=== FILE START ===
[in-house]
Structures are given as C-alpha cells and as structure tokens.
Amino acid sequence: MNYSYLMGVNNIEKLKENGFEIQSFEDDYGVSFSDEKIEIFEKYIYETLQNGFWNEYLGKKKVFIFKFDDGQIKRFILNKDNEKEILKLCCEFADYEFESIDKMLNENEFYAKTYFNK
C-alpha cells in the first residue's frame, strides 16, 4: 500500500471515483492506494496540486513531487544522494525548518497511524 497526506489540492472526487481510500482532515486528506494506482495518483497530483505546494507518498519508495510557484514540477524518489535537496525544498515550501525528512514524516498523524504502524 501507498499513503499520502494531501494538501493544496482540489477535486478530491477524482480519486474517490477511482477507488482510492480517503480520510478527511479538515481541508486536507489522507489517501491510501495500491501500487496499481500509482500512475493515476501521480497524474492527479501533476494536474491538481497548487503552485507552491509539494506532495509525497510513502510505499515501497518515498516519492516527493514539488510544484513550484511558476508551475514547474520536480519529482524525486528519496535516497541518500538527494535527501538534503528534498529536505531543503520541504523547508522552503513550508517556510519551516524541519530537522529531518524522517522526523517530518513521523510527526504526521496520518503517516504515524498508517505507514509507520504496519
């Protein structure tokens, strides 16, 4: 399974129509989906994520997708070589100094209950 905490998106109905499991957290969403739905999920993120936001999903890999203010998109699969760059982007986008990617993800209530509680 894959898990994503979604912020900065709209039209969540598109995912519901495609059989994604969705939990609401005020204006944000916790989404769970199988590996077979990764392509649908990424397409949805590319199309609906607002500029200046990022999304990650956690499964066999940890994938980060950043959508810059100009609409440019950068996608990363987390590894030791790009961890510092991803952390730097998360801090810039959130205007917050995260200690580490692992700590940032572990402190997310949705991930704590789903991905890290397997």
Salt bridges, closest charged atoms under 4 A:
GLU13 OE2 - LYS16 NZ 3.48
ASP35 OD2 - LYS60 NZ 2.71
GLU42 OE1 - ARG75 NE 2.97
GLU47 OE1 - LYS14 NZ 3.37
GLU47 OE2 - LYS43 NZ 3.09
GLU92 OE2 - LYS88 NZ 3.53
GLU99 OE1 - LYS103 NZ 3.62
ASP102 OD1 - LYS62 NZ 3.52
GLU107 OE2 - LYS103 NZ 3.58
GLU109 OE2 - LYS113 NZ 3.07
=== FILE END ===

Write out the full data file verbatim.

[in-house]
Structures are given as C-alpha cells and as structure tokens.
Amino acid sequence: MNYSYLMGVNNIEKLKENGFEIQSFEDDYGVSFSDEKIEIFEKYIYETLQNGFWNEYLGKKKVFIFKFDDGQIKRFILNKDNEKEILKLCCEFADYEFESIDKMLNENEFYAKTYFNK
C-alpha cells in the first residue's frame, strides 16, 4: 500500500471515483492506494496540486513531487544522494525548518497511524 497526506489540492472526487481510500482532515486528506494506482495518483497530483505546494507518498519508495510557484514540477524518489535537496525544498515550501525528512514524516498523524504502524 501507498499513503499520502494531501494538501493544496482540489477535486478530491477524482480519486474517490477511482477507488482510492480517503480520510478527511479538515481541508486536507489522507489517501491510501495500491501500487496499481500509482500512475493515476501521480497524474492527479501533476494536474491538481497548487503552485507552491509539494506532495509525497510513502510505499515501497518515498516519492516527493514539488510544484513550484511558476508551475514547474520536480519529482524525486528519496535516497541518500538527494535527501538534503528534498529536505531543503520541504523547508522552503513550508517556510519551516524541519530537522529531518524522517522526523517530518513521523510527526504526521496520518503517516504515524498508517505507514509507520504496519
């Protein structure tokens, strides 16, 4: 399974129509989906994520997708070589100094209950 905490998106109905499991957290969403739905999920993120936001999903890999203010998109699969760059982007986008990617993800209530509680 894959898990994503979604912020900065709209039209969540598109995912519901495609059989994604969705939990609401005020204006944000916790989404769970199988590996077979990764392509649908990424397409949805590319199309609906607002500029200046990022999304990650956690499964066999940890994938980060950043959508810059100009609409440019950068996608990363987390590894030791790009961890510092991803952390730097998360801090810039959130205007917050995260200690580490692992700590940032572990402190997310949705991930704590789903991905890290397997």
Salt bridges, closest charged atoms under 4 A:
GLU13 OE2 - LYS16 NZ 3.48
ASP35 OD2 - LYS60 NZ 2.71
GLU42 OE1 - ARG75 NE 2.97
GLU47 OE1 - LYS14 NZ 3.37
GLU47 OE2 - LYS43 NZ 3.09
GLU92 OE2 - LYS88 NZ 3.53
GLU99 OE1 - LYS103 NZ 3.62
ASP102 OD1 - LYS62 NZ 3.52
GLU107 OE2 - LYS103 NZ 3.58
GLU109 OE2 - LYS113 NZ 3.07